It wasn't so long ago that the golf industry was healthy. Very healthly. Like everything back in the late '90s and early 2000s, it was growing and growing quickly. Exponentially. Golf was on steroids. A large part of it can be blamed on one Eldrick Tont Woods or, as we all know him, "Tiger." Tiger burst onto the golf scene in 1996 and, with his youthful enthusiasm, impressive wins and incredible marketability, he singlehandedly helped change the industry. It's called the "Tiger Effect." During the time that Tiger started winning and breaking records along the way, several things happened: more people were watching golf on TV, prize purses for the touring pros grew dramatically, more people, young and old, were playing the game and more and more golf courses were built. The world was Tiger crazy. The world was golf crazy. It was remarkable boom.
Andrew Smart, director of golf at Nicklaus North, reminisces about those days.
"I remember the days when a group of 20 guys would show up, one of them would plop down his credit card and pay for all of the $200 greens fees and buy a shirt for everyone," he says.
Smart gazes off... Nowadays, in an era of downsizing, he's just happy he is gainfully employed.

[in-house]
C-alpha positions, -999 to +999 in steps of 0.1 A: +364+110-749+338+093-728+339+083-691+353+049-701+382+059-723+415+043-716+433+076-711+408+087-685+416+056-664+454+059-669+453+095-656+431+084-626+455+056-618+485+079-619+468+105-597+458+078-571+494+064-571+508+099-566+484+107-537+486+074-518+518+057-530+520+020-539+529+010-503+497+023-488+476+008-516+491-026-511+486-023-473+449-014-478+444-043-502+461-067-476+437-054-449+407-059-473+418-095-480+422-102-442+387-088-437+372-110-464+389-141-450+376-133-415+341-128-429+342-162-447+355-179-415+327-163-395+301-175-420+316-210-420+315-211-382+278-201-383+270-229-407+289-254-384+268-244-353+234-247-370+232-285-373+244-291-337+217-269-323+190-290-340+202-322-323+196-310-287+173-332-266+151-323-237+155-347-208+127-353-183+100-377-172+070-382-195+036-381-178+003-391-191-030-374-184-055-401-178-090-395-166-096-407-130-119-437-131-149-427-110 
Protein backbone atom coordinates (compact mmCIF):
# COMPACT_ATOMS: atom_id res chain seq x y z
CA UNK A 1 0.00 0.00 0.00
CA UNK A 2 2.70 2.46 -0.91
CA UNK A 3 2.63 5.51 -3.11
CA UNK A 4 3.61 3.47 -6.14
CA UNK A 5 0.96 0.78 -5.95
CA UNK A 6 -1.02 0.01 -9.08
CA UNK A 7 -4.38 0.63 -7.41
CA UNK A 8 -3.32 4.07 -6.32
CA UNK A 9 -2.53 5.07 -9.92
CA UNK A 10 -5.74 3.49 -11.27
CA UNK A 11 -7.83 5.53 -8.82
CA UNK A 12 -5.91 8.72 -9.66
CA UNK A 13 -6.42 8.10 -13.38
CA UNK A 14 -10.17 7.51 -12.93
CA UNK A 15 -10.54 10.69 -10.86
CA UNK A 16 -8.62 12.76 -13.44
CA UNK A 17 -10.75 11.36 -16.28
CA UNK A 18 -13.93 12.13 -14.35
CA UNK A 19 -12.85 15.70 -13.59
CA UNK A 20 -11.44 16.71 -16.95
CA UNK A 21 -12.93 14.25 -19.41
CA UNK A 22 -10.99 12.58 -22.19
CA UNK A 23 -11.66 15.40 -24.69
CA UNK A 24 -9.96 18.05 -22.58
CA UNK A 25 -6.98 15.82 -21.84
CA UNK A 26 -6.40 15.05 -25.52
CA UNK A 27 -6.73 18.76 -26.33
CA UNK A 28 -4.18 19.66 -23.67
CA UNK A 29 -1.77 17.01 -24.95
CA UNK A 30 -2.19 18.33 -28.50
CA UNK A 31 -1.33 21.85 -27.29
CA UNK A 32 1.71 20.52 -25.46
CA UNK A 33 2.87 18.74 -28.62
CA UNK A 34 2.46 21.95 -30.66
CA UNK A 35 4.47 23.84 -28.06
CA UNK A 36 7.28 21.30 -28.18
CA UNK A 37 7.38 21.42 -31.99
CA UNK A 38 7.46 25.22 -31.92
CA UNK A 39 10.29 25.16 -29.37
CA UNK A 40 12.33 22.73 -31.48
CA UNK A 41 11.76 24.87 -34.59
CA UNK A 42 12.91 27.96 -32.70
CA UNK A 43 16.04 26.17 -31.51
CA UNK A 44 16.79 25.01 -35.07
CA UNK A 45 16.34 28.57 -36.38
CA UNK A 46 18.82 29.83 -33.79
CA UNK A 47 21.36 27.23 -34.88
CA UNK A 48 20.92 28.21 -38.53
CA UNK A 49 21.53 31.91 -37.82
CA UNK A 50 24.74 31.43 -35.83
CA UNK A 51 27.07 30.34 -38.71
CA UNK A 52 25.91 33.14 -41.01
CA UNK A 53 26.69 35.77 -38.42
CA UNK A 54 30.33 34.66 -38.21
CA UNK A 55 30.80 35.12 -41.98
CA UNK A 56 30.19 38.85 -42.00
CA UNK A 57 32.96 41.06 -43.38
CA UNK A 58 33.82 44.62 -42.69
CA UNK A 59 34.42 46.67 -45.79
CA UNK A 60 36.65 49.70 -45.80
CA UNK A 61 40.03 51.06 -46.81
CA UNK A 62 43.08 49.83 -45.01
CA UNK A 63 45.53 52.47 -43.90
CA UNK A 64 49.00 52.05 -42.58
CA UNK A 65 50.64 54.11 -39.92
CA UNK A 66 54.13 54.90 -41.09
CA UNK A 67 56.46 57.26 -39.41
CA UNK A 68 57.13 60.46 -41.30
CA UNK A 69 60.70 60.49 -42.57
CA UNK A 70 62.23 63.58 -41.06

So what happened?
Other than Tiger deciding that infidelity was more interesting to him than practicing putting, well, the worldwide economy tanked. The Canadian dollar got a lot stronger against the U.S., and then there's that other economic stuff... supply and demand. Bob Weeks, editor at Score Golf Magazine and one of the country's leading authorities on golf, offers his thoughts.
"In the last five to ten years in Canada we've overbuilt," he says. "There's too many golf courses out there right now."
Golf participation has plateaued, Weeks adds, and that those who are playing are playing less.
"Everyone is trying to get that same dollar and they're going to have to get creative to do that. And those that aren't doing it are cutting corners, cutting costs, which eventually comes back on your product," says Weeks.